This is the final post about the Korean Bunjae Museum in Seoul (Part 1) (Part 2). The following photos are from the largest green house on the site which was mainly filled with the trees belonging to the owner of the Nursery.

There were literally thousands and thousands of bonsai inside the huge green house.

A glimpse at some of the trees.

All the trees were sheltering out the winter under cover due to the low temperatures the area experiences. As a result the green house was quite cramped, In a strange way this was quite good as you really had to hunt around to look at all the tree.

One of the wings full of bonsai.

Throughout the collection there were many trees that were a little unusual. Some of these unusual characteristics were due to the fact that they were collected trees and others were grown in ways I was un familiar with.

An exposed root forest.

One such tree was this exposed root forest. I can’t remember seeing a tree like this before and as a result I spent a good amount of time in front of it soaking it up.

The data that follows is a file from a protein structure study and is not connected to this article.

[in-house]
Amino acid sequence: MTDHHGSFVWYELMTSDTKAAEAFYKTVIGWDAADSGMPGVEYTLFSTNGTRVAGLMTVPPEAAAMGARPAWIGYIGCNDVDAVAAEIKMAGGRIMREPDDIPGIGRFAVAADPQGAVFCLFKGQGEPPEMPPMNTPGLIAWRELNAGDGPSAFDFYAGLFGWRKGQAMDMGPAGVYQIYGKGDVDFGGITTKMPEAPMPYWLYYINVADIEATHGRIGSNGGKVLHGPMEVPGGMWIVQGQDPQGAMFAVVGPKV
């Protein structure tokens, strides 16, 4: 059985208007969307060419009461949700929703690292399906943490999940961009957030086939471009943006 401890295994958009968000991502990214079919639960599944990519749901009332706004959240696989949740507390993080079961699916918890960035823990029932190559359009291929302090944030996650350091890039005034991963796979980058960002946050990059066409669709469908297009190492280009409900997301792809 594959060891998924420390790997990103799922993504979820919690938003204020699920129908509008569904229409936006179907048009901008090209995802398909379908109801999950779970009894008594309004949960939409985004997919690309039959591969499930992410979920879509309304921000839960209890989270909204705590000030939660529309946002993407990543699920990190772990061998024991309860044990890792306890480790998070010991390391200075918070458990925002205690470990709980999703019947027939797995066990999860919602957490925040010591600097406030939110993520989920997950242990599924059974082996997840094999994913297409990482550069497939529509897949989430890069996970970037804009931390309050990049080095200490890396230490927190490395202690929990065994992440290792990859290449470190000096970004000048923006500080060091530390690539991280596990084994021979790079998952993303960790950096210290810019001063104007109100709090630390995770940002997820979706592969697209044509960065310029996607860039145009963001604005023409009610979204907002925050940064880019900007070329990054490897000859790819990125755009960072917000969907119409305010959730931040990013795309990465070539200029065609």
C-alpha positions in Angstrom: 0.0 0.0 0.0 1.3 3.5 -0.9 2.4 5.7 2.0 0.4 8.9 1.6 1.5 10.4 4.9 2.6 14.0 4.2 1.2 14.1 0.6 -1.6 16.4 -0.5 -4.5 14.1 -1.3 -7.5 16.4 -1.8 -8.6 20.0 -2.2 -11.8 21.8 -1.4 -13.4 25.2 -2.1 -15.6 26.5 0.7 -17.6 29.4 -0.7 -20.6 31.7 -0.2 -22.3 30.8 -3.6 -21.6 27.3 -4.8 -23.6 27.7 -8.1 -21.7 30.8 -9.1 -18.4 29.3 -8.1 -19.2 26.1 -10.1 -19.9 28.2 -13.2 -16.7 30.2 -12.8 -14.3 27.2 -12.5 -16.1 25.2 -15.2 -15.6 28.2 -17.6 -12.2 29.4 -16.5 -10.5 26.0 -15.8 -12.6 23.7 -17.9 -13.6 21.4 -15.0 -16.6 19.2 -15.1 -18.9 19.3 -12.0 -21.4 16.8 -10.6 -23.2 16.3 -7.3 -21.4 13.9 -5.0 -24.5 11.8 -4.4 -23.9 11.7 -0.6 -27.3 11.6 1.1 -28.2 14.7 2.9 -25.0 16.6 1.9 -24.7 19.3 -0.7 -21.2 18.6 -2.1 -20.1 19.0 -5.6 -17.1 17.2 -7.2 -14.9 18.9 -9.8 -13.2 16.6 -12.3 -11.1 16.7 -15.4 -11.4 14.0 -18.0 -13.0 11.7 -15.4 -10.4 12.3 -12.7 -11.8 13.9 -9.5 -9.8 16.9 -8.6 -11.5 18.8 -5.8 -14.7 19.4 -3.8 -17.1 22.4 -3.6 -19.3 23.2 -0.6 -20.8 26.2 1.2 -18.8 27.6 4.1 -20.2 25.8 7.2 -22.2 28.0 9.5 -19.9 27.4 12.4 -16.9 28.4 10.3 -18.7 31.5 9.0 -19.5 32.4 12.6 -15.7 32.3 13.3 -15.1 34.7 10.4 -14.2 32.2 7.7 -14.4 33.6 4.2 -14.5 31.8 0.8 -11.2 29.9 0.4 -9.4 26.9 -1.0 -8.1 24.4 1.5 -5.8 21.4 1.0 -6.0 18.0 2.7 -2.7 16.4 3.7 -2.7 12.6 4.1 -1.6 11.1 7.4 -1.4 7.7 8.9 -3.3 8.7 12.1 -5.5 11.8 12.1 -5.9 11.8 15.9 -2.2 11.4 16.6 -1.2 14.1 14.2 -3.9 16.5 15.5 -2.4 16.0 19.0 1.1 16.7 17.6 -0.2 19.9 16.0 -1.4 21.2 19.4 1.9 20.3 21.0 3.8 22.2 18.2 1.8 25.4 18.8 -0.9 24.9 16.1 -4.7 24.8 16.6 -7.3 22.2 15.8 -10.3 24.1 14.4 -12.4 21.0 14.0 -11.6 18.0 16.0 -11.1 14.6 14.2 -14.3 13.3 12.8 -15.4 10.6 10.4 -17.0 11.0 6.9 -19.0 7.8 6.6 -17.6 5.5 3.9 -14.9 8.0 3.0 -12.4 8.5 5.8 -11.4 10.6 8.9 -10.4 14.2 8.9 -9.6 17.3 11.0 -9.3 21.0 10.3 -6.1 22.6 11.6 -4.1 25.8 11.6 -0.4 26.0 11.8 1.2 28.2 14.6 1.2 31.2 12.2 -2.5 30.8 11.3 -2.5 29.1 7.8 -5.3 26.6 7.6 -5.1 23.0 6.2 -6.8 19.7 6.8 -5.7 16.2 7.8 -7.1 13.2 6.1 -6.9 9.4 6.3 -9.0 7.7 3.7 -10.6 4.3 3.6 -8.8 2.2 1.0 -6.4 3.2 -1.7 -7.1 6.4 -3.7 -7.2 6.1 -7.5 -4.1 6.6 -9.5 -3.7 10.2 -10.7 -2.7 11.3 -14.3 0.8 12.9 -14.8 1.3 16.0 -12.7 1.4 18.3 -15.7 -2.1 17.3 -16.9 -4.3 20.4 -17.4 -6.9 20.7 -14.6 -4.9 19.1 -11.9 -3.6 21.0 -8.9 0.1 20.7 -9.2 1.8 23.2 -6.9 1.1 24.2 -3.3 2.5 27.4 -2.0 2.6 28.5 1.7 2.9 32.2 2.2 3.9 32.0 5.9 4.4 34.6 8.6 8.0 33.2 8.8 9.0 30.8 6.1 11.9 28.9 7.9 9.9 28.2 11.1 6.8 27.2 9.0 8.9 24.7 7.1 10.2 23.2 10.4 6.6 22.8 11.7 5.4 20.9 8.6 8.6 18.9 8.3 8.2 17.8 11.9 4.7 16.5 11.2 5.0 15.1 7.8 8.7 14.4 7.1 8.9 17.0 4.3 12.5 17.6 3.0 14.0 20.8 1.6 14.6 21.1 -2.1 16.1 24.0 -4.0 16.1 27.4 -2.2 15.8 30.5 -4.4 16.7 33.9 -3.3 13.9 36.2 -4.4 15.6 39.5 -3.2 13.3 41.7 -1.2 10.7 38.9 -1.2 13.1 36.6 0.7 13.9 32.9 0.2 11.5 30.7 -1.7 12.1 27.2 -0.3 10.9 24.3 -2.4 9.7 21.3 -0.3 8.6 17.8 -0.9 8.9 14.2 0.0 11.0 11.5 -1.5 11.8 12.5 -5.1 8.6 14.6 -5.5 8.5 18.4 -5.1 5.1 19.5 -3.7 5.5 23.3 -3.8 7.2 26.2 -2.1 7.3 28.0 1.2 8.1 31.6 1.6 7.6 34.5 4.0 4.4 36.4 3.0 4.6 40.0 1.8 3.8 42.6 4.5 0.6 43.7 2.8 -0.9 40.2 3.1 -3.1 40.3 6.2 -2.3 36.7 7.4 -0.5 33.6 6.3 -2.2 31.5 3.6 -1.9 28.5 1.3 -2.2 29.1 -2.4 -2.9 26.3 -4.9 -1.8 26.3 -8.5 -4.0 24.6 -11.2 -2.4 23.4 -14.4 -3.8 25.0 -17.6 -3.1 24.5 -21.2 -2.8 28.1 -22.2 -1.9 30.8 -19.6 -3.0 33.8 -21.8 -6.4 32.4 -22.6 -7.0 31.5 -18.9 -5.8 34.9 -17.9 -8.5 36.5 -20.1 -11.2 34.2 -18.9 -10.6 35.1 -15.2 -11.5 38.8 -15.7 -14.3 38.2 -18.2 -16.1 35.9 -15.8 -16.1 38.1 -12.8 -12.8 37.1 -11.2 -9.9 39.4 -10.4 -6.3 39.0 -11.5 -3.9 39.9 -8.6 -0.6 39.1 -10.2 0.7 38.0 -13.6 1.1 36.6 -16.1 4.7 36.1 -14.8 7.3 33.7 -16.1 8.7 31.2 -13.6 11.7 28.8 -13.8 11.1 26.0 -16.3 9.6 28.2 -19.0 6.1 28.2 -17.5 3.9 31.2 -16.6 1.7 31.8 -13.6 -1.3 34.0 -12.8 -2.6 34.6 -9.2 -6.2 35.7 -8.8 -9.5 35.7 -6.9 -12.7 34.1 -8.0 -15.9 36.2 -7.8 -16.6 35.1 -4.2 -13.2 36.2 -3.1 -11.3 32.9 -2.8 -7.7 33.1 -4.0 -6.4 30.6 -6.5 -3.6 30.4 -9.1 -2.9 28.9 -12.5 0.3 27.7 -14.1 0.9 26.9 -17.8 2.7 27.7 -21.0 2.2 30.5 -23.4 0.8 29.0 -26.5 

Some of the other trees were unusual due to their size, which in some cases was outright huge!

A massive hornbeam.

I couldn’t help but wonder how much time it must take to maintain a collection of this size.

A few pics of some more of the tree are below.

For those travelling through Seoul or thinking of visiting i can thoroughly recommend it. I would actually love to come back some time not in the heart of winter to see the trees in leaf and outside the green houses on display. The day we visited the owner of the nursery was not around but instead his daughter was looking after things.

She had just graduated from a Bonsai University degree and spoke near perfect english. She had many ideas for how she would like to promote bonsai within Korea in the future and I am sure she will achieve them.

So if you are ever in Korea I think a trip to the Korean Bunjae Museum is well worth the effort.